My old final salary pension scheme is 95% funded – so is it safe?

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My old final salary pension scheme is 95% funded, but still £200million short: When do you need to worry about a deficit?

 I have received a letter from an old employer’s final salary pension scheme which says it has a funding level of 95 per cent.

That doesn’t sound too bad, but the shortfall is still about £200million, which does sound like a lot.

The ‘actuarial valuation’ dates from spring 2018, which seems a long time ago. But the letter says the company put in £20million in summer 2018 and is paying in £40million-plus per year for the following four years.

My question is how can a layperson tell when to be worried about a final salary pension deficit? Do you need to be concerned at a 95 per cent funding level? What about 75 per cent? Or 55 per cent? Should you just relax unless a company is in financial trouble?

Pension concern: My old employer's final salary scheme has a deficit of several hundred million pounds - should I be worried? (Stock image)

Pension concern: My old employer’s final salary scheme has a deficit of several hundred million pounds – should I be worried? (Stock image)

Tanya Jefferies, of This is Money, replies: After high profile business collapses like BHS, Carillion and now Thomas Cook, it is understandable to wonder about the financial health of an old employer which is meant to provide a final salary pension in retirement.

But as we explained in the case of Thomas Cook, final salary pension schemes are safeguarded even if a firm goes bust. 

At worst they get rescued by a lifeboat scheme, and any reductions to payouts are relatively low except for those due a very large pension.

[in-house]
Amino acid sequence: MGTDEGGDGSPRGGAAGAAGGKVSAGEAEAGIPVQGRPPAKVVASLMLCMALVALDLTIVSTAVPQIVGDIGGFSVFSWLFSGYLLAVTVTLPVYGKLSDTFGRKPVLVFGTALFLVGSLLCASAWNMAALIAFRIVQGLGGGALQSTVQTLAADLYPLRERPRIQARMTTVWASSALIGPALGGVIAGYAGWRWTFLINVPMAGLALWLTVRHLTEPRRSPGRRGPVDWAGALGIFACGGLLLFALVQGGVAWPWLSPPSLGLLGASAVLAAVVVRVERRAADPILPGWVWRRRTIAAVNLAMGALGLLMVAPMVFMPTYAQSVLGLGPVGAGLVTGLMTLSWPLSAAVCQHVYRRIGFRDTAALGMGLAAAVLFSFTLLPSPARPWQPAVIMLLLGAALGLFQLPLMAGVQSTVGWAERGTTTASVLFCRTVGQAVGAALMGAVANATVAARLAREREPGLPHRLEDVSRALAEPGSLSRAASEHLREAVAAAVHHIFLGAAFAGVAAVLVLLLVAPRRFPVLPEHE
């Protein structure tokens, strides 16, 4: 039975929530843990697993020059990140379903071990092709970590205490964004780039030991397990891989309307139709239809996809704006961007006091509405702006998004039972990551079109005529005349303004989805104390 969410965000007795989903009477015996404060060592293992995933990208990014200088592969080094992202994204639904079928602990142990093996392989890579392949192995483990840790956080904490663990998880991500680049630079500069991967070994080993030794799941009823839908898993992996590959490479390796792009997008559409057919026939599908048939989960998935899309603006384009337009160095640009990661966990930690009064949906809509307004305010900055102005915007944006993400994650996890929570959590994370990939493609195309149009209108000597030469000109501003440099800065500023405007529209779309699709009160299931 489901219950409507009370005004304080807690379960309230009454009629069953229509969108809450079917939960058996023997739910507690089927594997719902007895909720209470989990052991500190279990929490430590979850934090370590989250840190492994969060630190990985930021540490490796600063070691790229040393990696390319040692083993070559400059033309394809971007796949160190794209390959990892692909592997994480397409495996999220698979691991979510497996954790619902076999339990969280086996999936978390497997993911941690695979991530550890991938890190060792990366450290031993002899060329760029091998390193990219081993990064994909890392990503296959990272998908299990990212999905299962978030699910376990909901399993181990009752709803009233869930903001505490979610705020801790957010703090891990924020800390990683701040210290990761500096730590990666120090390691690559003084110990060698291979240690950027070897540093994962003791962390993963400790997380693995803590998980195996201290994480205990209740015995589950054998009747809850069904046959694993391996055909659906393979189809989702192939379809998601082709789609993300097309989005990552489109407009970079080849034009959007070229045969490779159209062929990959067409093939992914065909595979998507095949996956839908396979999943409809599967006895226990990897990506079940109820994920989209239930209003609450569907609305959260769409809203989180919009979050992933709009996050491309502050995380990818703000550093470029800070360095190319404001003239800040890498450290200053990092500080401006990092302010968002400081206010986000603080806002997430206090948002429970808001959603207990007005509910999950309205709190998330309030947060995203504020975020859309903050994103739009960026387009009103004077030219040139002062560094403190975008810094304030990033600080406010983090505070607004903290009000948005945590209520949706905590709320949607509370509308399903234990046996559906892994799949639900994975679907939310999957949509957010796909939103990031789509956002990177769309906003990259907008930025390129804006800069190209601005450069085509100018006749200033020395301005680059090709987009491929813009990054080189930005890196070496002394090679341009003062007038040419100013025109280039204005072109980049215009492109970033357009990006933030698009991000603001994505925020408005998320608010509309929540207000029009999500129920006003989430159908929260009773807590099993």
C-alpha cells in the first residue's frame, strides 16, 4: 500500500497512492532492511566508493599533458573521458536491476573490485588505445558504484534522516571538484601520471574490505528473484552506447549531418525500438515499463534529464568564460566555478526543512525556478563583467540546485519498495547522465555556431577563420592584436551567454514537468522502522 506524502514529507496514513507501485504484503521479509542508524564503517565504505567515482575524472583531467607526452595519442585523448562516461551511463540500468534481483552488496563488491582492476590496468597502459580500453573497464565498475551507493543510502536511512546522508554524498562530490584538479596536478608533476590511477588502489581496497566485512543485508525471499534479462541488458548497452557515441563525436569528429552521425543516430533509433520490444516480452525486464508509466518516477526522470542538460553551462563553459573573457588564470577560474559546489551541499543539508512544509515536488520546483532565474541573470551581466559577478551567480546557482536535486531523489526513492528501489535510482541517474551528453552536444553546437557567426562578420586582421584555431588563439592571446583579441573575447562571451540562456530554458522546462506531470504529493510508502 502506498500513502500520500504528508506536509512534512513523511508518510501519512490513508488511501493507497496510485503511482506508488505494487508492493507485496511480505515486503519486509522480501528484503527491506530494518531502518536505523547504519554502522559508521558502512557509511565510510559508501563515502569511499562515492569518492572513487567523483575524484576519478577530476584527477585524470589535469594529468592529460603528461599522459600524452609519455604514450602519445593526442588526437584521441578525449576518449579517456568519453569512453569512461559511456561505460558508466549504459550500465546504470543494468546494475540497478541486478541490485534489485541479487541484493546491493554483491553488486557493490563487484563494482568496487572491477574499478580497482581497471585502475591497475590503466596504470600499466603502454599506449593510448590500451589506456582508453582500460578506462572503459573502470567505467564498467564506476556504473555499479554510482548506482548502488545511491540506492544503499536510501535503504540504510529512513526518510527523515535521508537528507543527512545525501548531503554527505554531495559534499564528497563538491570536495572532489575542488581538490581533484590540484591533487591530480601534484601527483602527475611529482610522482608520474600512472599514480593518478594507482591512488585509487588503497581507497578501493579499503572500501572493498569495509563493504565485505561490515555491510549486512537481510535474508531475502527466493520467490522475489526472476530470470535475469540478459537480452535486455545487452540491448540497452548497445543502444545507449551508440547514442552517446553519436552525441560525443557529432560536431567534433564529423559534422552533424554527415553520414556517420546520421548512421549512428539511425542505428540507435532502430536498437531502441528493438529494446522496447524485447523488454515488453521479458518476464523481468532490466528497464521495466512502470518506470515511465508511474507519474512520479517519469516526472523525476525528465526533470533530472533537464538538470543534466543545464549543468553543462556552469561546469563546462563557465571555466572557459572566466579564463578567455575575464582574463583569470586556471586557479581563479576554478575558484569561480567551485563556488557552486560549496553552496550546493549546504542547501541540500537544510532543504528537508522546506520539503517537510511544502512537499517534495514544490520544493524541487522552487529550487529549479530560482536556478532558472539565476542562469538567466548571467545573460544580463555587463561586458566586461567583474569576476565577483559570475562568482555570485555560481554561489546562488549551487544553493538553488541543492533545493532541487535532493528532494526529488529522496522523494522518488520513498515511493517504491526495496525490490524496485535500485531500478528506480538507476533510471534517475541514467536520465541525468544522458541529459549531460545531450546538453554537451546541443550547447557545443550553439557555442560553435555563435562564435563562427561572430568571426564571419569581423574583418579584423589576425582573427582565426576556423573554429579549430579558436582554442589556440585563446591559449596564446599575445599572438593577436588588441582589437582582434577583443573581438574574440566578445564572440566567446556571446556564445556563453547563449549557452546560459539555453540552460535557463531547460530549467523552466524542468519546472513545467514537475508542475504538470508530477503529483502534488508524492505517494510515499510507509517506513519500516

That said, it makes sense to stay alert to any warning signs. We asked a final salary pensions expert at a specialist financial consultancy to explain what funding levels are typical, and whether to be concerned about the size of this deficit.

Patrick Bloomfield, a partner at Hymans Robertson, replies: ‘Is my final salary pension safe?’ is a good question to ask, but it isn’t something most people should lose any sleep over.

Patrick Bloomfield: 'The average funding level for all pension schemes' valuations last year was 89 per cent'

Patrick Bloomfield: ‘The average funding level for all pension schemes’ valuations last year was 89 per cent’

As long as your old employer remains in business it is liable for your scheme paying your pension in full.

If the worst happens and your old employer goes out of business, your pension would normally be taken on by the Pension Protection Fund (the PPF).

You would get most of the pension you were expecting, but with some reductions. 

For example, there’s a 10 per cent reduction for people under their scheme’s retirement age and the way pensions increase each year might be less generous than in your old scheme.

The PPF was set up in 2004 as a ‘lifeboat’ to protect final salary pension scheme members when a business becomes insolvent. This is paid for through the collection of a levy on companies with final salary pension schemes.